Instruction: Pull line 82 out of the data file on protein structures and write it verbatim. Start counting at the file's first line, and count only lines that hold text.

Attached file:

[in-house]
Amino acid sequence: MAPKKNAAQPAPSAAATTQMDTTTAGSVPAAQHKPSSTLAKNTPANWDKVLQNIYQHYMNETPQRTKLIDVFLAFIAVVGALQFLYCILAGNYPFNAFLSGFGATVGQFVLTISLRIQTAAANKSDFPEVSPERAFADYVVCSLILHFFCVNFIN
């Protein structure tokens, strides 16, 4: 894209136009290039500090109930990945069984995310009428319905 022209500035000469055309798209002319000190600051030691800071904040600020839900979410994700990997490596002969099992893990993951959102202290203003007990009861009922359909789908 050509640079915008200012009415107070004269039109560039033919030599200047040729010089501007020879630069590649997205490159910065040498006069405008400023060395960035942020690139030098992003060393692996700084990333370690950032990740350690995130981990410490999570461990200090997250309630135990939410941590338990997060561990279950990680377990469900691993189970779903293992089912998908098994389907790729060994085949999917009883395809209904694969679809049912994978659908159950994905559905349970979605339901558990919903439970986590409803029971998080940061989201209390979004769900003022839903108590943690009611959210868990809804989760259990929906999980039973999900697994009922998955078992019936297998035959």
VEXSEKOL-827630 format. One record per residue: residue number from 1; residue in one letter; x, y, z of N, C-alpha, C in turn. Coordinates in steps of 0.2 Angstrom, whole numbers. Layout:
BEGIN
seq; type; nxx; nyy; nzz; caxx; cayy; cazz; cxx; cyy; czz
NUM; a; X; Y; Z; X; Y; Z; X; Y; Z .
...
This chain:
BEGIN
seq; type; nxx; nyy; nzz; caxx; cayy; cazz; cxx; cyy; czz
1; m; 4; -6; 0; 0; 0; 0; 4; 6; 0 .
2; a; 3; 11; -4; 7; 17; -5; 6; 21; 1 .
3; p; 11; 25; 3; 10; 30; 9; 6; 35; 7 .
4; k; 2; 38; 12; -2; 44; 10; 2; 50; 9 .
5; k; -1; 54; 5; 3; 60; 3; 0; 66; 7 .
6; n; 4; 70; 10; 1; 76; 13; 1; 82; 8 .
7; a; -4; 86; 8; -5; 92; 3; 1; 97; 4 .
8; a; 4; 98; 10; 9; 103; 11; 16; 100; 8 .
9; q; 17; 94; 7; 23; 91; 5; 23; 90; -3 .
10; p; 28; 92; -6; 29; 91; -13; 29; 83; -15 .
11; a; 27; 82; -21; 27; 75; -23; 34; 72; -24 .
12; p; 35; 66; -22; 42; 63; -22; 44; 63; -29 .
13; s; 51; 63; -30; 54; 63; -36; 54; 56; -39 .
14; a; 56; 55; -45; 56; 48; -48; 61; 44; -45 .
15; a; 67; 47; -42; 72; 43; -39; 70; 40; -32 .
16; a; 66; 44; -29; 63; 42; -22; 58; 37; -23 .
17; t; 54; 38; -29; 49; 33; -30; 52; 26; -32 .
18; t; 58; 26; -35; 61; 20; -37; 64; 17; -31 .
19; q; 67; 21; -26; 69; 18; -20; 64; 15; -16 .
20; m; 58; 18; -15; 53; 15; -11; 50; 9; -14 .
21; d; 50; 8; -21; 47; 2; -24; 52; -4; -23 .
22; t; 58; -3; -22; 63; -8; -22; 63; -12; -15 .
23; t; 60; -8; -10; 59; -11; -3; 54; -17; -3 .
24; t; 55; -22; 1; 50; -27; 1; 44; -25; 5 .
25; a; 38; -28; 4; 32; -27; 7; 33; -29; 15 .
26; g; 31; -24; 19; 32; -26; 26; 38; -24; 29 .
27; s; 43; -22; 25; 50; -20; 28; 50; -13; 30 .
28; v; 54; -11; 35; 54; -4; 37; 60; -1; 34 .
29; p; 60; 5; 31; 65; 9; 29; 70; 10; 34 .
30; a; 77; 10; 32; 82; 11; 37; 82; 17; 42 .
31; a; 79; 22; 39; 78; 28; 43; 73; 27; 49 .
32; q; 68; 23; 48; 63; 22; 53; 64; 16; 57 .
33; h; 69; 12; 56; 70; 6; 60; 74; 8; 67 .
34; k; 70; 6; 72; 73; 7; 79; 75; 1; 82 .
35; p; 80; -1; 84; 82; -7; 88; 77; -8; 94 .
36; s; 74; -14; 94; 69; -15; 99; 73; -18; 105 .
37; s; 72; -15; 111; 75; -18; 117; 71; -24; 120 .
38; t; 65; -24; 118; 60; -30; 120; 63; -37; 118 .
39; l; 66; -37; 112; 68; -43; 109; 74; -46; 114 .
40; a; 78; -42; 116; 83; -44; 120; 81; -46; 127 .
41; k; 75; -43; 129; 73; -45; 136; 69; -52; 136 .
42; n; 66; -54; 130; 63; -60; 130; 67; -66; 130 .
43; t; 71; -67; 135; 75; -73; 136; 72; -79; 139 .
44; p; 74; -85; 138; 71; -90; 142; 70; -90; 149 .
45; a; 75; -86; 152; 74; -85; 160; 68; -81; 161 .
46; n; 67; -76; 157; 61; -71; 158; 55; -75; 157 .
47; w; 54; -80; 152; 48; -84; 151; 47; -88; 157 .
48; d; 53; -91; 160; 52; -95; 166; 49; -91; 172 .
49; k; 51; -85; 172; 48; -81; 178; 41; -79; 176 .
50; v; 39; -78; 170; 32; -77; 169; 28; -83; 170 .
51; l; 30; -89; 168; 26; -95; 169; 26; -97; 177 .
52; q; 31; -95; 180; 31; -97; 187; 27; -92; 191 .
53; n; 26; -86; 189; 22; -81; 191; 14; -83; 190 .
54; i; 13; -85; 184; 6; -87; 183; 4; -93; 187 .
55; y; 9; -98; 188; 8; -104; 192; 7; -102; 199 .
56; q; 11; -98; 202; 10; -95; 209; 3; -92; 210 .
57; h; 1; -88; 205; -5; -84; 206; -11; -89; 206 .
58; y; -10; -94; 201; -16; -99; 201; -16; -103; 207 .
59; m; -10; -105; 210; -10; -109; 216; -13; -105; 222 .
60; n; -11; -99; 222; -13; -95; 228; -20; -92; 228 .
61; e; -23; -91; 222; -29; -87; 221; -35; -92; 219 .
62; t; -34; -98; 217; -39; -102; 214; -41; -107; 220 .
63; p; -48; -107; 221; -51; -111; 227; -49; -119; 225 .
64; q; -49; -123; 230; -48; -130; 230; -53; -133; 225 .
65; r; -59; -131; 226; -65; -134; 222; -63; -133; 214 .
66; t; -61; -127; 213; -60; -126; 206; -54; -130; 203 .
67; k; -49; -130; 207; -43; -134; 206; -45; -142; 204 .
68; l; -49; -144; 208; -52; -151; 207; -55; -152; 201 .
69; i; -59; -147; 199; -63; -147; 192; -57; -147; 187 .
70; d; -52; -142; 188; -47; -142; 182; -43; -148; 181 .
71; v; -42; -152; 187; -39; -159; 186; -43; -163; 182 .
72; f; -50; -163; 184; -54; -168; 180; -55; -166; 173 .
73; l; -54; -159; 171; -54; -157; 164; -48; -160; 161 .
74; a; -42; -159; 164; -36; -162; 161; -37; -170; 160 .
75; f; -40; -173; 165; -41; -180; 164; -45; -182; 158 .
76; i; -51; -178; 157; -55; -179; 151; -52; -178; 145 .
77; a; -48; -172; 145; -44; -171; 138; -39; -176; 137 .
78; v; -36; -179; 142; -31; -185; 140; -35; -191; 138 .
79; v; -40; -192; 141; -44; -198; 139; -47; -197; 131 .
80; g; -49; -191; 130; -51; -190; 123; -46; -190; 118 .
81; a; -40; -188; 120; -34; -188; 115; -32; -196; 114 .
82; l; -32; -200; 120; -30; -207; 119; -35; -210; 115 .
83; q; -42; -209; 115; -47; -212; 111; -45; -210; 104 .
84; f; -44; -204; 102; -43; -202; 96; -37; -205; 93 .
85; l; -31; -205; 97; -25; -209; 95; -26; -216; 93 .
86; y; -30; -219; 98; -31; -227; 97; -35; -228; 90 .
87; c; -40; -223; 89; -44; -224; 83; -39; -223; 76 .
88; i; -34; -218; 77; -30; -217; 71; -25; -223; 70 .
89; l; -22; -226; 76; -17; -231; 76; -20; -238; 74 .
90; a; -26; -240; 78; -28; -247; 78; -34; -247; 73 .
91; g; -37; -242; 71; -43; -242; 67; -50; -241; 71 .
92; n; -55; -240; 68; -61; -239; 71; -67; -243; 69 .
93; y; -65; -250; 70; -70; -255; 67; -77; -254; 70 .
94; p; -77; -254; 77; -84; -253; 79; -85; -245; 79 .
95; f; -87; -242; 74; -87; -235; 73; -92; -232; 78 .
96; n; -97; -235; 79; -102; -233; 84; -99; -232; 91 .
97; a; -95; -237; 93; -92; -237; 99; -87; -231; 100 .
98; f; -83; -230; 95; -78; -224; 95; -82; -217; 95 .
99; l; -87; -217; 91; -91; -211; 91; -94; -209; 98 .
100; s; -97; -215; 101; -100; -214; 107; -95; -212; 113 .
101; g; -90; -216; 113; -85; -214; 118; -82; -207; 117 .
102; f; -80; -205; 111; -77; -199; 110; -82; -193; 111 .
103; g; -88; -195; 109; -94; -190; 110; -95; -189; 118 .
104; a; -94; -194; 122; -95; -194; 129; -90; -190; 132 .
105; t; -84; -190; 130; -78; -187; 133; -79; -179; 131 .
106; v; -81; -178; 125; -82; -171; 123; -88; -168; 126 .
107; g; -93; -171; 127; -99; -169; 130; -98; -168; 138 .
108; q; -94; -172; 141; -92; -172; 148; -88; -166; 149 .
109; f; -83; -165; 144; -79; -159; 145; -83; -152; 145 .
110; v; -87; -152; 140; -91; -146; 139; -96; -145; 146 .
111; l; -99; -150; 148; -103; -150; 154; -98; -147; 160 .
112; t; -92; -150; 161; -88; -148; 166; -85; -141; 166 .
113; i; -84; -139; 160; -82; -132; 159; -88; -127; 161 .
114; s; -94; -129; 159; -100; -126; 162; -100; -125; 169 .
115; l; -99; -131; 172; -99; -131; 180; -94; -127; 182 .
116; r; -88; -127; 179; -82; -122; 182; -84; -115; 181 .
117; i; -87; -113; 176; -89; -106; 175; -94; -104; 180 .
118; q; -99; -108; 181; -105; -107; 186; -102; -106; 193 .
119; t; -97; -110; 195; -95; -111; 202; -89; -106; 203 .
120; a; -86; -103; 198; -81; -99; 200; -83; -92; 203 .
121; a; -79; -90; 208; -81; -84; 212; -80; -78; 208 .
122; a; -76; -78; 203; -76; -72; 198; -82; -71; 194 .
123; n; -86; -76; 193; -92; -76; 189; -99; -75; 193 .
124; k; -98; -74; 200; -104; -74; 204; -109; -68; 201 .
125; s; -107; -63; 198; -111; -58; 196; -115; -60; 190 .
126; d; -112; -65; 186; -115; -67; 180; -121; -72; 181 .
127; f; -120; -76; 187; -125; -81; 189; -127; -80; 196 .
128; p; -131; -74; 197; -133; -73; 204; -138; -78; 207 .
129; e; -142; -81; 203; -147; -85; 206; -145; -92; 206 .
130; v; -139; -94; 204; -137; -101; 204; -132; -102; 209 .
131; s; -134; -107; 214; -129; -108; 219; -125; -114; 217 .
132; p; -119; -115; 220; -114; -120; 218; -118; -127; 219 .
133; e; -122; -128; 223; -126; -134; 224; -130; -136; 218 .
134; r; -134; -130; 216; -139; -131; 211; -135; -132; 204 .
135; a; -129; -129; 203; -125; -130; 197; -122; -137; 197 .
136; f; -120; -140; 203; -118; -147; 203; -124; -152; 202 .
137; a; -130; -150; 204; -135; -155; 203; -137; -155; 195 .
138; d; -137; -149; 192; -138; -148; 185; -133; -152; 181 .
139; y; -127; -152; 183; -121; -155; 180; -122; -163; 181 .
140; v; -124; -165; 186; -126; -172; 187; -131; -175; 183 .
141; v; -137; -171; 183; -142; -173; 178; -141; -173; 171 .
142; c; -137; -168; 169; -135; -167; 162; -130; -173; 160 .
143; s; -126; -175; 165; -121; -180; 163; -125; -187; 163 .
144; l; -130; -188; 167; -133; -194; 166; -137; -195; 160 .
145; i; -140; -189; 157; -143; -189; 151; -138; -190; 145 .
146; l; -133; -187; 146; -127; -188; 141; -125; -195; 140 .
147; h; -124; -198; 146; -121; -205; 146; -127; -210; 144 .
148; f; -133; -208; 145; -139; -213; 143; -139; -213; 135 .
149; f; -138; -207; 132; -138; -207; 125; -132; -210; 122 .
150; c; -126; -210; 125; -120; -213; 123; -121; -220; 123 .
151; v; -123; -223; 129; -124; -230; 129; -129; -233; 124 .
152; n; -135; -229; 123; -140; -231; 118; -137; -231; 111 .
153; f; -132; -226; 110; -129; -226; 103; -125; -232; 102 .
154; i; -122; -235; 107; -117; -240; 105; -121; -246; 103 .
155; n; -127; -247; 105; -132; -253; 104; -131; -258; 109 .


71; v; -42; -152; 187; -39; -159; 186; -43; -163; 182 .